This workshop will include a series of invited short lectures, interactive panel discussions, and small working groups to investigate many dimensions of nanoscience in the Earth and environmental sciences. Participants will have access to our growing online resources on nanoscience in the Earth and environmental sciences; will have the opportunity to contribute ideas and resources to the workshop program and related collections; and will be encouraged to participate in continuing networked user groups to further develop nanoscience resources for use by the community

Expectations

The goal of this workshop is to support participants in designing or improving research and teaching activities that they will use to engage nanoscience at their home institutions. To this end participants are expected to:

  • In advance of the workshop, familiarize themselves with the resources and information available on the workshop website.
  • During the workshop, develop and contribute a research ideas and/or classroom activities that they will use to engage nanoscience in the upcoming year.
  • In the year following the workshop, implement the research or teaching activities you've designed, and to participate in follow-on discussions via the workshop listserv.
  • To optimize workshop outcomes, participants are encouraged to participate in all workshop activities, including pre-workshop preparations, scheduled workshop sessions, online discussions and small group work, and follow-on activities.

Workshop Program (Preliminary)

Day 1

  • Nanoscience: "The Big Picture"
  • Chemical and structural properties of nanoparticles
  • How do we do nanoscience? Analytical methods, synthesis of nanoparticles, how to find and isolate nanoparticles in nature, how to determine reactivity of nanoparaticles in the lab setting?
  • Nanoparticles in the atmosphere
  • Nanoparticles in soils and rocks
  • Nanoparticles in natural waters and the ocean
  • Nanoparticles as pollutants and contaminants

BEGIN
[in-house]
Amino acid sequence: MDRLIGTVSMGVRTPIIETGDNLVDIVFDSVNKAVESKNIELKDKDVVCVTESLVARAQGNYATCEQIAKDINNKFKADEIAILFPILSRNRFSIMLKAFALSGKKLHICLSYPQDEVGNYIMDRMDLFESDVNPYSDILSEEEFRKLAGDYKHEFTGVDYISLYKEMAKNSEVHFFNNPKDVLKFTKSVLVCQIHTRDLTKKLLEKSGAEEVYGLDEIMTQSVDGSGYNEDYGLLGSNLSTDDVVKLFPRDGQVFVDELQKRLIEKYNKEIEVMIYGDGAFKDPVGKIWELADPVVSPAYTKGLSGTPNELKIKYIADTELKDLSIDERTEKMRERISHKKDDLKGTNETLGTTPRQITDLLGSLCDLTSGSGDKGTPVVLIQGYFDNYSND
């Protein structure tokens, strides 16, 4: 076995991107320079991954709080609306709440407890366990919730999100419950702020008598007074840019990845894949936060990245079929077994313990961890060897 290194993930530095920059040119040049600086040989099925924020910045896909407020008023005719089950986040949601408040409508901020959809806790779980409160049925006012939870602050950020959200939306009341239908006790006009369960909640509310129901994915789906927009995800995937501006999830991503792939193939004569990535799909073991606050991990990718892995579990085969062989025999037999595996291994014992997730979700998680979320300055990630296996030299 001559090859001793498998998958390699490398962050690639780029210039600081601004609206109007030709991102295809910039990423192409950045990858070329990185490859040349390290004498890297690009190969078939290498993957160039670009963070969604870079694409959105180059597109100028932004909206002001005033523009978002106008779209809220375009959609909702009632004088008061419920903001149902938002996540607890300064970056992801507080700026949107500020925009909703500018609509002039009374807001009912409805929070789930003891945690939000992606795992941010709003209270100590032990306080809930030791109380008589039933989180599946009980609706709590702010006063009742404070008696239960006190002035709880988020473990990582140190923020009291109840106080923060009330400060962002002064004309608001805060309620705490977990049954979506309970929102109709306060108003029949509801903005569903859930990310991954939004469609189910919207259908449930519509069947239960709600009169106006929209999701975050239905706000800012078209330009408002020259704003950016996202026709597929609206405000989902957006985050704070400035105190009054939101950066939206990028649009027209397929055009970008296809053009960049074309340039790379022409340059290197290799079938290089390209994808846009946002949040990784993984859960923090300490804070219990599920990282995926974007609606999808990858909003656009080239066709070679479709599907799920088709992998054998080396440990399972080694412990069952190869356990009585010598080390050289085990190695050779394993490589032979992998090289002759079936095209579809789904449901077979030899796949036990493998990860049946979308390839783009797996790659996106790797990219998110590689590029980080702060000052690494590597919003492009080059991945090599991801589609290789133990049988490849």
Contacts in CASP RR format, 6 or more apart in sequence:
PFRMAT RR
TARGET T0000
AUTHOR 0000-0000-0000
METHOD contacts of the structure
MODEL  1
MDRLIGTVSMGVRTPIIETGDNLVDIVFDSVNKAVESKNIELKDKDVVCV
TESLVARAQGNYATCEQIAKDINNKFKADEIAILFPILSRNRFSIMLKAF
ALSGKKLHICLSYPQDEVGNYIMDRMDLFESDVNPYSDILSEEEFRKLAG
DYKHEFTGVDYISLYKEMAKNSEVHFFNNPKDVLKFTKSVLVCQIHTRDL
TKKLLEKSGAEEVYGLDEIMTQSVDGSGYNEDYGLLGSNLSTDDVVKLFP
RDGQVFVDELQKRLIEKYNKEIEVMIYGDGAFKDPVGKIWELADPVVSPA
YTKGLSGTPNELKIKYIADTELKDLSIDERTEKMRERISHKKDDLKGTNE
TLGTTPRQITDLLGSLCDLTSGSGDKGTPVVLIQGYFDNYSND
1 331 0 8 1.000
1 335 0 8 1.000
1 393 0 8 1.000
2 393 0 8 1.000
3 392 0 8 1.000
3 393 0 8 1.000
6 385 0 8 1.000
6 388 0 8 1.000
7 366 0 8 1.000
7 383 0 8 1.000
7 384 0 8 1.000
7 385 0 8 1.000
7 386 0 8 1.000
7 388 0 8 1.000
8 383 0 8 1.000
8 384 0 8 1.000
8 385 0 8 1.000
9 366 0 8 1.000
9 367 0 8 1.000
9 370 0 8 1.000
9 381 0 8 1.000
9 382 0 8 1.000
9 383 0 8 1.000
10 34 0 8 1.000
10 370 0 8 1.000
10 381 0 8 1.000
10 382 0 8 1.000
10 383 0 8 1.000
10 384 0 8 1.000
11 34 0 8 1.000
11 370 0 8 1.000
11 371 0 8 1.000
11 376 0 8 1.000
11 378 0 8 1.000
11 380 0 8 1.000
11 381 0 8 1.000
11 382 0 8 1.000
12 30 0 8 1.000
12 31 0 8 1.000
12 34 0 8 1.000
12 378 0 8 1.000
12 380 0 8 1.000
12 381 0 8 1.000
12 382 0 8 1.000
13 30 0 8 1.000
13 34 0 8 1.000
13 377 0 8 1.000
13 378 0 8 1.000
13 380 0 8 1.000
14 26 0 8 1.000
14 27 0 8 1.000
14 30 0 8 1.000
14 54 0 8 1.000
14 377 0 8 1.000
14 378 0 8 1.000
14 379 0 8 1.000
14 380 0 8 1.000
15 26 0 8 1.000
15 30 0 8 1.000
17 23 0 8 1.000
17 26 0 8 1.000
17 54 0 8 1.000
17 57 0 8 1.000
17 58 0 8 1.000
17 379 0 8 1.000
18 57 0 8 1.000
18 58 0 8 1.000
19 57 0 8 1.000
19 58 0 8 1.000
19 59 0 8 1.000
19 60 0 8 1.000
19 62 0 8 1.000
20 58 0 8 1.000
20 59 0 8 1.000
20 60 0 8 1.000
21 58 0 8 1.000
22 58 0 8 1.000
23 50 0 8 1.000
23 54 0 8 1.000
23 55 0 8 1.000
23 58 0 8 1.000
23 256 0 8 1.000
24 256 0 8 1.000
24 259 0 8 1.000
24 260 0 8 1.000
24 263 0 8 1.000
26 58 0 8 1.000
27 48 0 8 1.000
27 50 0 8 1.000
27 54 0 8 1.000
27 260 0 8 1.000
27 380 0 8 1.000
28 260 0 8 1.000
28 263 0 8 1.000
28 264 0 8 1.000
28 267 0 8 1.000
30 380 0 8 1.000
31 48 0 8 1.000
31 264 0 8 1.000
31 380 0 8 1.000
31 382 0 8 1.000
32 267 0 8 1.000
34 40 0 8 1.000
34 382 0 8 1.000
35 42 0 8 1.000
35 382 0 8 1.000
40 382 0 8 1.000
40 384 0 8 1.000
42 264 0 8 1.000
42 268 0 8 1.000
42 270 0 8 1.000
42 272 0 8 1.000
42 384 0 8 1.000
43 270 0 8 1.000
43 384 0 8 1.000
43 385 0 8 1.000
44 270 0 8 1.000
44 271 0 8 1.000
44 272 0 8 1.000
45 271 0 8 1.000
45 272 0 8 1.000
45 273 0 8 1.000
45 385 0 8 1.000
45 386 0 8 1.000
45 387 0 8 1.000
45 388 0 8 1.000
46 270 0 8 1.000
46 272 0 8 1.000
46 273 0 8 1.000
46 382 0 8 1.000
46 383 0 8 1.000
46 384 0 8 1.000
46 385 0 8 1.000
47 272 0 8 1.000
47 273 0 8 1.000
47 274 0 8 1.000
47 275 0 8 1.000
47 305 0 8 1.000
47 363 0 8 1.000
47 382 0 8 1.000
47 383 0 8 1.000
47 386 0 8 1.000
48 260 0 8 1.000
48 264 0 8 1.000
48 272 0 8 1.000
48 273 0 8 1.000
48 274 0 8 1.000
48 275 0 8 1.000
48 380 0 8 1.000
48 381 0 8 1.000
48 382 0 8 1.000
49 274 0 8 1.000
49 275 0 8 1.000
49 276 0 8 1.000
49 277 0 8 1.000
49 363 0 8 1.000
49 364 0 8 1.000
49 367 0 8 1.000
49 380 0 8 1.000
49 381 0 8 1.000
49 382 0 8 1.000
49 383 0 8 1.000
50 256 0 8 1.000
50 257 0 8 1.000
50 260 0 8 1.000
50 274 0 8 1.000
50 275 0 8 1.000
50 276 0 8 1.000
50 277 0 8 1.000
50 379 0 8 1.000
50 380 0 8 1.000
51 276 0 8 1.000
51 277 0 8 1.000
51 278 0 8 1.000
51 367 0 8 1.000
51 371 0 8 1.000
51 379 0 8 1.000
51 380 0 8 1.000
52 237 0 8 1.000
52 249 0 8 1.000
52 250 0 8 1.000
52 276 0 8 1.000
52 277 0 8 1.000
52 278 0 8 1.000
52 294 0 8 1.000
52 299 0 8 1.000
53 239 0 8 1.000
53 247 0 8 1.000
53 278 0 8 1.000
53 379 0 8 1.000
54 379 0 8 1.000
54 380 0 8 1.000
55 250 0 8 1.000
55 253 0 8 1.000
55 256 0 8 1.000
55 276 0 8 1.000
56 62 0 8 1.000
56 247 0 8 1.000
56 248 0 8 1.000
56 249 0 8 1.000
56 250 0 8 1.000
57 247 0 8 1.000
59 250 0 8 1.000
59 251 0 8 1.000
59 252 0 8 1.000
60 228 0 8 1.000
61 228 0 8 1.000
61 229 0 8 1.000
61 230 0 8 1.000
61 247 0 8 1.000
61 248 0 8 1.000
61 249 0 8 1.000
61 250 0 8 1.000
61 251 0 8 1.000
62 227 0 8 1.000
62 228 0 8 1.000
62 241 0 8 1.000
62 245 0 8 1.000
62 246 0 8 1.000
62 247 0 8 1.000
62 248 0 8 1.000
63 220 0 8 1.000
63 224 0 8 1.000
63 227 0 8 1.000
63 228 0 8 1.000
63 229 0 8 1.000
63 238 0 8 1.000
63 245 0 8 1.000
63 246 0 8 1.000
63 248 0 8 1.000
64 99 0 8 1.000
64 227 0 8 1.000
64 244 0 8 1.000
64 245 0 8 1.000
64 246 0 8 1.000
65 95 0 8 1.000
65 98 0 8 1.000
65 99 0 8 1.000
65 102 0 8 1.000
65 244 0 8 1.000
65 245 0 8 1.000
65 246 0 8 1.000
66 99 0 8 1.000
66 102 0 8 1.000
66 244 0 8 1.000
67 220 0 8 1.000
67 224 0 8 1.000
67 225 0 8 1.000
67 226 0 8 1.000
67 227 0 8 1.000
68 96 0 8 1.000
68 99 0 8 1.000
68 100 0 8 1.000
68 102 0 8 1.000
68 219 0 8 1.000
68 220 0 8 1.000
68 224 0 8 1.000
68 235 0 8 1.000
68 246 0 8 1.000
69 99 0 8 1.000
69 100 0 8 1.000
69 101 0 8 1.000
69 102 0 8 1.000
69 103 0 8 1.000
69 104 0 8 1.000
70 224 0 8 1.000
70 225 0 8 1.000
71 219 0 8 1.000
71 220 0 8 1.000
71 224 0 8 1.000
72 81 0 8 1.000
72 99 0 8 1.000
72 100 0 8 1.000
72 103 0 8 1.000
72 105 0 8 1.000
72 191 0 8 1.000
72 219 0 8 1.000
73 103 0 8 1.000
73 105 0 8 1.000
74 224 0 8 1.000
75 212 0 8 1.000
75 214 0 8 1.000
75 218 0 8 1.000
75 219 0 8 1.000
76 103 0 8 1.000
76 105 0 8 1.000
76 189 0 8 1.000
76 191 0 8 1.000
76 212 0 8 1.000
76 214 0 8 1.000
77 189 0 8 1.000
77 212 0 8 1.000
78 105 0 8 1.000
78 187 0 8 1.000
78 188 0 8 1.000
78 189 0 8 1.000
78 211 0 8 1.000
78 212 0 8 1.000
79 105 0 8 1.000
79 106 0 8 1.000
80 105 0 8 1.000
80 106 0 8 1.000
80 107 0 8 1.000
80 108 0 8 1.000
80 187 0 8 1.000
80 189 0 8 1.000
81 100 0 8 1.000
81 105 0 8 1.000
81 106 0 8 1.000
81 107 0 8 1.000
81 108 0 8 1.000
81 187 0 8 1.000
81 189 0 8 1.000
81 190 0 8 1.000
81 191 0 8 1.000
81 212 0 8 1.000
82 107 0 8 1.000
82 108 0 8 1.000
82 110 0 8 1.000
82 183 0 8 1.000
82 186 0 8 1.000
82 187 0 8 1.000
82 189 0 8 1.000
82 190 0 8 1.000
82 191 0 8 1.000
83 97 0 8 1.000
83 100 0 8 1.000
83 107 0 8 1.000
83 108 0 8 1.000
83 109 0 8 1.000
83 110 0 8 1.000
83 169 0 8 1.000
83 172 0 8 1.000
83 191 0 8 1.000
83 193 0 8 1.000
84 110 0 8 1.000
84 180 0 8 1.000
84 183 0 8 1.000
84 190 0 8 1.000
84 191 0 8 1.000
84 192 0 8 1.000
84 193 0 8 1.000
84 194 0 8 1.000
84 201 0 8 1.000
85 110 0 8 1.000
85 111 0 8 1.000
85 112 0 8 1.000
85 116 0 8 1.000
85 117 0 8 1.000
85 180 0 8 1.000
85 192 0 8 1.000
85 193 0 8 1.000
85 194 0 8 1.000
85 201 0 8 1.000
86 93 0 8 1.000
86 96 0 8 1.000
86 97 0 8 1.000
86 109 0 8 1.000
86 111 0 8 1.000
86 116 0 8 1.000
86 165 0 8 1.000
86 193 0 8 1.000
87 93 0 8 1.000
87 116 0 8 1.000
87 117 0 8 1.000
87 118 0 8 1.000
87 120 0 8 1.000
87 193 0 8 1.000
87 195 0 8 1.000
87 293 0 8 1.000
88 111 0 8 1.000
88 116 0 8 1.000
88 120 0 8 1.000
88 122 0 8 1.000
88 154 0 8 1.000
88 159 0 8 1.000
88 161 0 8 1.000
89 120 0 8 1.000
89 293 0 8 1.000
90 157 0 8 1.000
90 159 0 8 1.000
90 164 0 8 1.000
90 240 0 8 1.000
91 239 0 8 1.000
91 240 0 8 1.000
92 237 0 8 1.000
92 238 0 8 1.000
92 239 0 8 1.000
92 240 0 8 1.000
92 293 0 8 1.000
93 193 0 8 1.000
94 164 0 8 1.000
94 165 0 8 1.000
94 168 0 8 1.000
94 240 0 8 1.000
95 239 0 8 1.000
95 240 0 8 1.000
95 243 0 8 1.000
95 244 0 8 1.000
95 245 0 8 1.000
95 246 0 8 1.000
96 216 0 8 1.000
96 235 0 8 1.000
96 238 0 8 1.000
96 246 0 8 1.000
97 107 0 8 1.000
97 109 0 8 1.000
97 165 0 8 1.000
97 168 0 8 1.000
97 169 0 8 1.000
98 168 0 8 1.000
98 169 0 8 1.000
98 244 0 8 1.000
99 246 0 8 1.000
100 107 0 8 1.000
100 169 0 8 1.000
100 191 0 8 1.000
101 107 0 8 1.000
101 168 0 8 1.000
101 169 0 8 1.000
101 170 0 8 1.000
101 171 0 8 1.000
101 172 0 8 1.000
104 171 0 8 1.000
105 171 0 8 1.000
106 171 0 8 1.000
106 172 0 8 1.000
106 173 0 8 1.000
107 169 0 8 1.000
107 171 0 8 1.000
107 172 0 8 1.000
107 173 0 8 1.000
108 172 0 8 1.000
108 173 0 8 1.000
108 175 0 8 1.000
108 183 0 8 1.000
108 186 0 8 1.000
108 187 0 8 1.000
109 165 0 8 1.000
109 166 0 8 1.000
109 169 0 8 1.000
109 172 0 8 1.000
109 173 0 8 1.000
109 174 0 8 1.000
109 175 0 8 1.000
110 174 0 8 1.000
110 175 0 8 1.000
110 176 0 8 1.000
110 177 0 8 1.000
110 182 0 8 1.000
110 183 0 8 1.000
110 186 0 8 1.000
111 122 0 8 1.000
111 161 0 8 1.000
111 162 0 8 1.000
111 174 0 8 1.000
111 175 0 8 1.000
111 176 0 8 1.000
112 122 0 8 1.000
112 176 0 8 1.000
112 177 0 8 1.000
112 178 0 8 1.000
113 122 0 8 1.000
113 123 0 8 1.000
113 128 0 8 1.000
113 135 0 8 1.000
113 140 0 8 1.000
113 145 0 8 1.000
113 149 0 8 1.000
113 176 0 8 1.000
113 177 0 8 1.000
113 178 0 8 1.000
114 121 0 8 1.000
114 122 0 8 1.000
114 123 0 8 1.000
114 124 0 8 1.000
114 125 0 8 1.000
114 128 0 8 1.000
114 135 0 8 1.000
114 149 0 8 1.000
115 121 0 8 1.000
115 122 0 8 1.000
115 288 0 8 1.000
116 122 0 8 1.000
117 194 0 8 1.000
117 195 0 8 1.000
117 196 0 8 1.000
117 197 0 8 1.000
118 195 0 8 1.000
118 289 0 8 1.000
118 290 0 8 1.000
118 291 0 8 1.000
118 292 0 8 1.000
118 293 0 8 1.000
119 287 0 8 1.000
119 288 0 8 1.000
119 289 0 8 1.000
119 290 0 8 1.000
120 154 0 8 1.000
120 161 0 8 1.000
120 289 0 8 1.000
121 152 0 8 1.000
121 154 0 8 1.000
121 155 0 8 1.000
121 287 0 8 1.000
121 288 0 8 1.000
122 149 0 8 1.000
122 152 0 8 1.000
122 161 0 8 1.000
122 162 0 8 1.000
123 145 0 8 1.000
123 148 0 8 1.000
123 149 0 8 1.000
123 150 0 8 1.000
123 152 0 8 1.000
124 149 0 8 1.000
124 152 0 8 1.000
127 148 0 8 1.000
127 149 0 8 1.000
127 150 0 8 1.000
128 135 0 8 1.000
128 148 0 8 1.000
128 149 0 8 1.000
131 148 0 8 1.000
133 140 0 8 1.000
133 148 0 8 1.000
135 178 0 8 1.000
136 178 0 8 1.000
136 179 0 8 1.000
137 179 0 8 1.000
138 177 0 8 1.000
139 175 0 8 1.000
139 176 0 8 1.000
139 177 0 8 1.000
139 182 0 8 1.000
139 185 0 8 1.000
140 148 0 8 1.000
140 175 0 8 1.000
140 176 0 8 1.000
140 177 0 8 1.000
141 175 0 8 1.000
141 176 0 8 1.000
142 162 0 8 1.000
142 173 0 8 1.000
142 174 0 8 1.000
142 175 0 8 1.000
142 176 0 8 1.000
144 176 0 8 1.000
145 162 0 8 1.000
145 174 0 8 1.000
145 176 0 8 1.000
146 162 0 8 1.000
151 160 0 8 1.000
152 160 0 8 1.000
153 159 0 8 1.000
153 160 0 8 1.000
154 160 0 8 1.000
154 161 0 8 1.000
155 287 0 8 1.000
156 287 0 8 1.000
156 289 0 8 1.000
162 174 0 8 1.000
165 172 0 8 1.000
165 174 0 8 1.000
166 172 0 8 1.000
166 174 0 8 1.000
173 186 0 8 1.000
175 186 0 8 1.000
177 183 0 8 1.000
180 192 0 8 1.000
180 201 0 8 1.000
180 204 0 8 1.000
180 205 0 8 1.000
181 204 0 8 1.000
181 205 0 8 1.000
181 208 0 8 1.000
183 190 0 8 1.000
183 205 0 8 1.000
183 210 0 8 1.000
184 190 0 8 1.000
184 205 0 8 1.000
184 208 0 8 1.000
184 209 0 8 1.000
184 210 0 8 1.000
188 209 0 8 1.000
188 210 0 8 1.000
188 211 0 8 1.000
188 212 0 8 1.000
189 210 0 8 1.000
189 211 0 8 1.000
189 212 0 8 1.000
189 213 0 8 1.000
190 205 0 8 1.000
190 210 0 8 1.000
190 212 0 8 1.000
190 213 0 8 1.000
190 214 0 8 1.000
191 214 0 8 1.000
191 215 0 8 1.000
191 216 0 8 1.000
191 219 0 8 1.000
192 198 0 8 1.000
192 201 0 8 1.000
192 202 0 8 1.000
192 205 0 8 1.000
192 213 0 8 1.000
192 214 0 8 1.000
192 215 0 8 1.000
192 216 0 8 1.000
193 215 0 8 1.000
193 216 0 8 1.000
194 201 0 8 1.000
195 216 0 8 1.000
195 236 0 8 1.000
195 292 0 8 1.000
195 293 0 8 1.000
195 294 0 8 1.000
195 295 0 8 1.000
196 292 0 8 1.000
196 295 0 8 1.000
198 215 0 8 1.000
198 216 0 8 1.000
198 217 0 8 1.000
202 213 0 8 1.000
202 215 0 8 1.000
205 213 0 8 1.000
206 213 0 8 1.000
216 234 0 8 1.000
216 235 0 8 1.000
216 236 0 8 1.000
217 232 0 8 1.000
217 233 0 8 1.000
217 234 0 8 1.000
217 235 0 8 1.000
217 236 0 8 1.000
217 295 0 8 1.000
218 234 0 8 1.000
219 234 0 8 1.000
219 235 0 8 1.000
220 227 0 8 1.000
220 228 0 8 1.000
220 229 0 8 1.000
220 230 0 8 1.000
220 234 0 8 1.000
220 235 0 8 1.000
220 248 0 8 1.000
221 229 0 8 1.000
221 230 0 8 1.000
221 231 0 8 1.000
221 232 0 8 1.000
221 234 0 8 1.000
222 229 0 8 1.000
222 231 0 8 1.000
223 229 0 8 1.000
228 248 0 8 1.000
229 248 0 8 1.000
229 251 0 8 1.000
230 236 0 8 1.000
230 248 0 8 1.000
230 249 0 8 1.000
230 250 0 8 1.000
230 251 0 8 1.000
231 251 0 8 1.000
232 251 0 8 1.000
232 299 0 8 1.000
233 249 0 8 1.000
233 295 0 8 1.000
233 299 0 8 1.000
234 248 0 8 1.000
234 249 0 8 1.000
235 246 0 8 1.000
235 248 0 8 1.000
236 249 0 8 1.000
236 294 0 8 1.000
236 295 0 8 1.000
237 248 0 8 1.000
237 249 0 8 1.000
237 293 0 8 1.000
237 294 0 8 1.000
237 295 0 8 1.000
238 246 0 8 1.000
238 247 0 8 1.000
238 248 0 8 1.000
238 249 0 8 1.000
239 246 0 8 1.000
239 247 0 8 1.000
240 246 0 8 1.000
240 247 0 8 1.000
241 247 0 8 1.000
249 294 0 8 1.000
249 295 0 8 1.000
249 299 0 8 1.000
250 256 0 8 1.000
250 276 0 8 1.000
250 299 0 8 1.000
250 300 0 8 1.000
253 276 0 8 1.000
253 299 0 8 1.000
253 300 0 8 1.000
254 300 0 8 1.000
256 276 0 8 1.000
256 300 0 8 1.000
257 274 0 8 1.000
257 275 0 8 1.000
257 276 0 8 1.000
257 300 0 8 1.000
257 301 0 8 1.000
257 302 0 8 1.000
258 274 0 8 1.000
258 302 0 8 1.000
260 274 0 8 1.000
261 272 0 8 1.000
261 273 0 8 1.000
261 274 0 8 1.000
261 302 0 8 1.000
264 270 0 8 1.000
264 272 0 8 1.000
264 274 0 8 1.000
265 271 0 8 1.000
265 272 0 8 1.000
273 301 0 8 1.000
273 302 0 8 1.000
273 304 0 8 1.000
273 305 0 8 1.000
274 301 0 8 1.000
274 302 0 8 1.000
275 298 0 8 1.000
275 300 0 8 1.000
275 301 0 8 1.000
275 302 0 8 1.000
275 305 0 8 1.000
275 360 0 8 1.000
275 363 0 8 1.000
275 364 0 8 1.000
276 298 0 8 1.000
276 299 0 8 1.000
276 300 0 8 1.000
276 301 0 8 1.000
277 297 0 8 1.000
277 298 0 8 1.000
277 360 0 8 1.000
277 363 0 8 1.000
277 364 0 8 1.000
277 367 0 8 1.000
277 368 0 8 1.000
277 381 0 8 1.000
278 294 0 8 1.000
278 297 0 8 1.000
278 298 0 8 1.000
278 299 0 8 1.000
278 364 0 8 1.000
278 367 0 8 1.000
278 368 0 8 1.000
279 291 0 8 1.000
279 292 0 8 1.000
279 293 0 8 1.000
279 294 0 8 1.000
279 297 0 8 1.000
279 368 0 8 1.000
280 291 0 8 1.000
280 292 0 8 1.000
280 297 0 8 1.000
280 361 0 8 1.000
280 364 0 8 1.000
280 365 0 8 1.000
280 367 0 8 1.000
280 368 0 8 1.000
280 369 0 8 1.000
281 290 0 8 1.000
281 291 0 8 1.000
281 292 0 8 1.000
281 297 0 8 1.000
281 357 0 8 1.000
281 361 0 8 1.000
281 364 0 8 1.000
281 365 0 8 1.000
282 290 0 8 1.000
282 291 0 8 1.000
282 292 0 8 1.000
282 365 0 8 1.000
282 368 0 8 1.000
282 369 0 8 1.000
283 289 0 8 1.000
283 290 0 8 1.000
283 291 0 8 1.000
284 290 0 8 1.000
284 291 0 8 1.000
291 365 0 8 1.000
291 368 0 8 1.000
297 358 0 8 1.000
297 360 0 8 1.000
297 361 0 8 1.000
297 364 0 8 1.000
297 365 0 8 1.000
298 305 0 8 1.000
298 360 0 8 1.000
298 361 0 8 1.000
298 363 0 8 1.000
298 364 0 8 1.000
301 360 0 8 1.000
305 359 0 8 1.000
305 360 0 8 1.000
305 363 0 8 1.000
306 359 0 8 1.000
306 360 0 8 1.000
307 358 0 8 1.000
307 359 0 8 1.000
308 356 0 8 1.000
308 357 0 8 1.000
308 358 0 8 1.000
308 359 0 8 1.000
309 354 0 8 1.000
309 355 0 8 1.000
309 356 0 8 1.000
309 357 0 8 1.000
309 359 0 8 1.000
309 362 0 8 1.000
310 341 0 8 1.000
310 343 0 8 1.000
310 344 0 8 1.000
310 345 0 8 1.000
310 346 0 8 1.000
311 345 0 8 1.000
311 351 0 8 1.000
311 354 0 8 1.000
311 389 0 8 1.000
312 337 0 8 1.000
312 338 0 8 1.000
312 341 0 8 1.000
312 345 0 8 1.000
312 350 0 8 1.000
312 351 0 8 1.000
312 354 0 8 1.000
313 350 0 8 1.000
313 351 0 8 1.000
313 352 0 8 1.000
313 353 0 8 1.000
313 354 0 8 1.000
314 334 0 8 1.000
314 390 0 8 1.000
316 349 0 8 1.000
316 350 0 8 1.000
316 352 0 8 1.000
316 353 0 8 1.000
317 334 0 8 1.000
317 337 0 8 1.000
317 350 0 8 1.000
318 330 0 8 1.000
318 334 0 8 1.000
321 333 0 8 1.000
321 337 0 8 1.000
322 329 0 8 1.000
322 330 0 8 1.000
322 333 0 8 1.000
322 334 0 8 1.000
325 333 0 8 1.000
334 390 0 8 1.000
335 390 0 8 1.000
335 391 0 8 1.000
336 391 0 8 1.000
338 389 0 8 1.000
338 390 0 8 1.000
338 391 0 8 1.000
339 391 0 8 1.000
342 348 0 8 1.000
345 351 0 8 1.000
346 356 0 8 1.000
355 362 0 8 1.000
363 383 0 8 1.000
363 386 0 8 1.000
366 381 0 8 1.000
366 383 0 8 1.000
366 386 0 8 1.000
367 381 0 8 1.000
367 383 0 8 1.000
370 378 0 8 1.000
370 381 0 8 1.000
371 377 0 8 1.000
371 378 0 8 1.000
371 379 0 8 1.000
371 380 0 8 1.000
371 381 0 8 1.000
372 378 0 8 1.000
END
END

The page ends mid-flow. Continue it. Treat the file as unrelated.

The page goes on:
• Bio-interactions with nanoparticles; bioavailability, toxicity, impacts on human health

Day 2

  • Panel: New Frontiers of Nanoscience; Grand Challenges and opportunities of nanoscience in the Earth and environmental sciences
  • How are we going to train the next generation of Geo-nanoscientists? (Introductions, demonstrations, small group discussions)
    • Start Early: Opportunities in Introductory courses; links to K-12 education
    • Embedded in Geoscience courses for majors, across the curriculum
    • Undergraduate and Graduate Research Projecdts
    • Dedicated courses on nanoscience for upper division/graduate students; seminars, reading groups....
  • Opportunities to become involved in the National (US) Nanotechnology Coordinated Network
    • Access to instruments and facilities
    • Establishing collaboration and building networks

Registration and Cost

Please use the Goldschmidt Registration form to register for this workshop and for the Goldschmidt meeting. The workshop registration fee is set by the Goldschmidt Conference organizers and will be paid as part of your meeting registration. We have reserved space for 60 participants so please register early!

Sponsorship

This workshop is sponsored by the National Nanotechnology Coordinated Infrastructure program, supported with funds from the National Science Foundation (USA). Contributing projects are the Montana Nanotechnology Facility (MONT, Montana State University; NSF Grant 1542210), Virginia Tech National Center for Earth and Environmental Nanotechnology Infrastructure (NanoEarth; NSF Grant 1542100), and Southeastern Nanotechnology Infrastructure Corridor (SENIC; NSF Grant 1542174). This workshop is also sponsored by the National Association of Geoscience Teachers.

Questions?

Please contact David Mogk (mogk@montana.edu) or Michael Hochella (hochella@vt.edu)

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Tomographic image of a small aggregate of 30 nm hematite crystals, with 5 nm diameter tubes running through the crystals shown in green. Video courtesy of Michael Hochella, Virginia Tech.